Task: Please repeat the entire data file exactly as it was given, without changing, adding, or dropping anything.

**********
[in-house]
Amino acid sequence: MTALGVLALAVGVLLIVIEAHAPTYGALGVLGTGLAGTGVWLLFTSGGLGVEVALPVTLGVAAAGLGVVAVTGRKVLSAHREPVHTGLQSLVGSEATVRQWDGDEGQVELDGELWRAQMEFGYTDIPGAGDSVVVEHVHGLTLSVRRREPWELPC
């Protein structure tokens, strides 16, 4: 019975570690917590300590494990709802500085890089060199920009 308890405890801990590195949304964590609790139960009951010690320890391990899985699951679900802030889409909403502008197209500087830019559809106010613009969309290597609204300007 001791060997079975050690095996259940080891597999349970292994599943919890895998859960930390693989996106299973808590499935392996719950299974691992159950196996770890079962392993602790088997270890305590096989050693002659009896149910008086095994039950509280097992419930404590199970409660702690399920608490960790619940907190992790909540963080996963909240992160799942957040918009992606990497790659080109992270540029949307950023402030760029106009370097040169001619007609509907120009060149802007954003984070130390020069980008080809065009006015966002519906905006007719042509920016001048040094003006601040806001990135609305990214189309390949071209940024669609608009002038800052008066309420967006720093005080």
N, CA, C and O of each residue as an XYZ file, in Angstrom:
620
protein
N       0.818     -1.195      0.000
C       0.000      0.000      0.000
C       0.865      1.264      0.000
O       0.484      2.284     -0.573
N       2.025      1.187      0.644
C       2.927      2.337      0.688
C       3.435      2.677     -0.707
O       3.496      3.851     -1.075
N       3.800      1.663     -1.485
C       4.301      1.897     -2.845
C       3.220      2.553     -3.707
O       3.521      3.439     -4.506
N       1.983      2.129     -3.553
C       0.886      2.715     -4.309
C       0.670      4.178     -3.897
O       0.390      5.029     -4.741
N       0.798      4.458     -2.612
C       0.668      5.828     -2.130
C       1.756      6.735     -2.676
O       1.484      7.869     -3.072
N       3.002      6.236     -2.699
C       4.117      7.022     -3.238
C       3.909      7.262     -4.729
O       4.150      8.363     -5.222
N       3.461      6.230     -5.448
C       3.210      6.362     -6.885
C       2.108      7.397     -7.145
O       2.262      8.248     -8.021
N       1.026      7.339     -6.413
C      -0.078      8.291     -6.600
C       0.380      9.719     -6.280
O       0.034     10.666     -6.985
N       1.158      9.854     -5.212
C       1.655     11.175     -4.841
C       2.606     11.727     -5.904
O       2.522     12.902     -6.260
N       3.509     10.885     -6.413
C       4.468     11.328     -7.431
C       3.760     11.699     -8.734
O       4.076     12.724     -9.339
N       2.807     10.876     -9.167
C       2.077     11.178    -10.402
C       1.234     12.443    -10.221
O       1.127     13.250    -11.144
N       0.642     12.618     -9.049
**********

[in-house]
Amino acid sequence: MTALGVLALAVGVLLIVIEAHAPTYGALGVLGTGLAGTGVWLLFTSGGLGVEVALPVTLGVAAAGLGVVAVTGRKVLSAHREPVHTGLQSLVGSEATVRQWDGDEGQVELDGELWRAQMEFGYTDIPGAGDSVVVEHVHGLTLSVRRREPWELPC
């Protein structure tokens, strides 16, 4: 019975570690917590300590494990709802500085890089060199920009 308890405890801990590195949304964590609790139960009951010690320890391990899985699951679900802030889409909403502008197209500087830019559809106010613009969309290597609204300007 001791060997079975050690095996259940080891597999349970292994599943919890895998859960930390693989996106299973808590499935392996719950299974691992159950196996770890079962392993602790088997270890305590096989050693002659009896149910008086095994039950509280097992419930404590199970409660702690399920608490960790619940907190992790909540963080996963909240992160799942957040918009992606990497790659080109992270540029949307950023402030760029106009370097040169001619007609509907120009060149802007954003984070130390020069980008080809065009006015966002519906905006007719042509920016001048040094003006601040806001990135609305990214189309390949071209940024669609608009002038800052008066309420967006720093005080």
N, CA, C and O of each residue as an XYZ file, in Angstrom:
620
protein
N       0.818     -1.195      0.000
C       0.000      0.000      0.000
C       0.865      1.264      0.000
O       0.484      2.284     -0.573
N       2.025      1.187      0.644
C       2.927      2.337      0.688
C       3.435      2.677     -0.707
O       3.496      3.851     -1.075
N       3.800      1.663     -1.485
C       4.301      1.897     -2.845
C       3.220      2.553     -3.707
O       3.521      3.439     -4.506
N       1.983      2.129     -3.553
C       0.886      2.715     -4.309
C       0.670      4.178     -3.897
O       0.390      5.029     -4.741
N       0.798      4.458     -2.612
C       0.668      5.828     -2.130
C       1.756      6.735     -2.676
O       1.484      7.869     -3.072
N       3.002      6.236     -2.699
C       4.117      7.022     -3.238
C       3.909      7.262     -4.729
O       4.150      8.363     -5.222
N       3.461      6.230     -5.448
C       3.210      6.362     -6.885
C       2.108      7.397     -7.145
O       2.262      8.248     -8.021
N       1.026      7.339     -6.413
C      -0.078      8.291     -6.600
C       0.380      9.719     -6.280
O       0.034     10.666     -6.985
N       1.158      9.854     -5.212
C       1.655     11.175     -4.841
C       2.606     11.727     -5.904
O       2.522     12.902     -6.260
N       3.509     10.885     -6.413
C       4.468     11.328     -7.431
C       3.760     11.699     -8.734
O       4.076     12.724     -9.339
N       2.807     10.876     -9.167
C       2.077     11.178    -10.402
C       1.234     12.443    -10.221
O       1.127     13.250    -11.144
N       0.642     12.618     -9.049